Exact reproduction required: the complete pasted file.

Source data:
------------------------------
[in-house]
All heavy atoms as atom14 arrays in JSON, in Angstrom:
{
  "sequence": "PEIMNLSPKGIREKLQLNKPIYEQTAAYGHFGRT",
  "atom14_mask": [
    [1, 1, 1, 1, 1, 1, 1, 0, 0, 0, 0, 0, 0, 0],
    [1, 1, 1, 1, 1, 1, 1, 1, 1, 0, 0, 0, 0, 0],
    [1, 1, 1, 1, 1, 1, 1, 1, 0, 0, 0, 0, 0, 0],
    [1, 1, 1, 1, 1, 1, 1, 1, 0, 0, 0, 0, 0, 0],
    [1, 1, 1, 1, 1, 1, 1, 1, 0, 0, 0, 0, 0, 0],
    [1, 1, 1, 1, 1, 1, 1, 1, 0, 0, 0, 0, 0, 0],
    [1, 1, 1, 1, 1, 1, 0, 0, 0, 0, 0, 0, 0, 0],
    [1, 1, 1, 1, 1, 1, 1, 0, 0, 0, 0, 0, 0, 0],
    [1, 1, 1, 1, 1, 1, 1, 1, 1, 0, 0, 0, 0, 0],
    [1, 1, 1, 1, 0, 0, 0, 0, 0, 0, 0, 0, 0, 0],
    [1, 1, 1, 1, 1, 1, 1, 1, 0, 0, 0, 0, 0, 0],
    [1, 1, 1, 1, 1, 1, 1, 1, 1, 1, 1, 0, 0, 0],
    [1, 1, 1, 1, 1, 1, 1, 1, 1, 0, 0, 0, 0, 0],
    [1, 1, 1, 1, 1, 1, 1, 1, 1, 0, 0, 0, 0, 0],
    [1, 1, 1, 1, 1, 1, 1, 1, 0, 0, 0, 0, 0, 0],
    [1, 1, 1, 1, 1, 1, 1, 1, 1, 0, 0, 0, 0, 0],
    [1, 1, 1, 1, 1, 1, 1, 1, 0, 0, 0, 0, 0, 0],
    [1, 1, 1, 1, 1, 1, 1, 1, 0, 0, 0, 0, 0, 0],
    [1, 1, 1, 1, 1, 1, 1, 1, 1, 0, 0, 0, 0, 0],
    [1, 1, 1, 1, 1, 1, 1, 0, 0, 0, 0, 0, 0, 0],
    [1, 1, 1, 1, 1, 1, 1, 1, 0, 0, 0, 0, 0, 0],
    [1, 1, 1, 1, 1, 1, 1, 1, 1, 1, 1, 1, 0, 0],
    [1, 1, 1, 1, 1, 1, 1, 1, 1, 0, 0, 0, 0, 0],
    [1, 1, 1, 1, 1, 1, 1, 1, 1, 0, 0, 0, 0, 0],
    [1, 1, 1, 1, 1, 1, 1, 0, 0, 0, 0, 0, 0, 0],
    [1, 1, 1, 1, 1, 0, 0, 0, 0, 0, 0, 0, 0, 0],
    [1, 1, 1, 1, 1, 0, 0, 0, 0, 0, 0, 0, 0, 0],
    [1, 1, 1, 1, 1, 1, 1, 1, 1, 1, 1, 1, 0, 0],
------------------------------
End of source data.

[in-house]
All heavy atoms as atom14 arrays in JSON, in Angstrom:
{
  "sequence": "PEIMNLSPKGIREKLQLNKPIYEQTAAYGHFGRT",
  "atom14_mask": [
    [1, 1, 1, 1, 1, 1, 1, 0, 0, 0, 0, 0, 0, 0],
    [1, 1, 1, 1, 1, 1, 1, 1, 1, 0, 0, 0, 0, 0],
    [1, 1, 1, 1, 1, 1, 1, 1, 0, 0, 0, 0, 0, 0],
    [1, 1, 1, 1, 1, 1, 1, 1, 0, 0, 0, 0, 0, 0],
    [1, 1, 1, 1, 1, 1, 1, 1, 0, 0, 0, 0, 0, 0],
    [1, 1, 1, 1, 1, 1, 1, 1, 0, 0, 0, 0, 0, 0],
    [1, 1, 1, 1, 1, 1, 0, 0, 0, 0, 0, 0, 0, 0],
    [1, 1, 1, 1, 1, 1, 1, 0, 0, 0, 0, 0, 0, 0],
    [1, 1, 1, 1, 1, 1, 1, 1, 1, 0, 0, 0, 0, 0],
    [1, 1, 1, 1, 0, 0, 0, 0, 0, 0, 0, 0, 0, 0],
    [1, 1, 1, 1, 1, 1, 1, 1, 0, 0, 0, 0, 0, 0],
    [1, 1, 1, 1, 1, 1, 1, 1, 1, 1, 1, 0, 0, 0],
    [1, 1, 1, 1, 1, 1, 1, 1, 1, 0, 0, 0, 0, 0],
    [1, 1, 1, 1, 1, 1, 1, 1, 1, 0, 0, 0, 0, 0],
    [1, 1, 1, 1, 1, 1, 1, 1, 0, 0, 0, 0, 0, 0],
    [1, 1, 1, 1, 1, 1, 1, 1, 1, 0, 0, 0, 0, 0],
    [1, 1, 1, 1, 1, 1, 1, 1, 0, 0, 0, 0, 0, 0],
    [1, 1, 1, 1, 1, 1, 1, 1, 0, 0, 0, 0, 0, 0],
    [1, 1, 1, 1, 1, 1, 1, 1, 1, 0, 0, 0, 0, 0],
    [1, 1, 1, 1, 1, 1, 1, 0, 0, 0, 0, 0, 0, 0],
    [1, 1, 1, 1, 1, 1, 1, 1, 0, 0, 0, 0, 0, 0],
    [1, 1, 1, 1, 1, 1, 1, 1, 1, 1, 1, 1, 0, 0],
    [1, 1, 1, 1, 1, 1, 1, 1, 1, 0, 0, 0, 0, 0],
    [1, 1, 1, 1, 1, 1, 1, 1, 1, 0, 0, 0, 0, 0],
    [1, 1, 1, 1, 1, 1, 1, 0, 0, 0, 0, 0, 0, 0],
    [1, 1, 1, 1, 1, 0, 0, 0, 0, 0, 0, 0, 0, 0],
    [1, 1, 1, 1, 1, 0, 0, 0, 0, 0, 0, 0, 0, 0],
    [1, 1, 1, 1, 1, 1, 1, 1, 1, 1, 1, 1, 0, 0],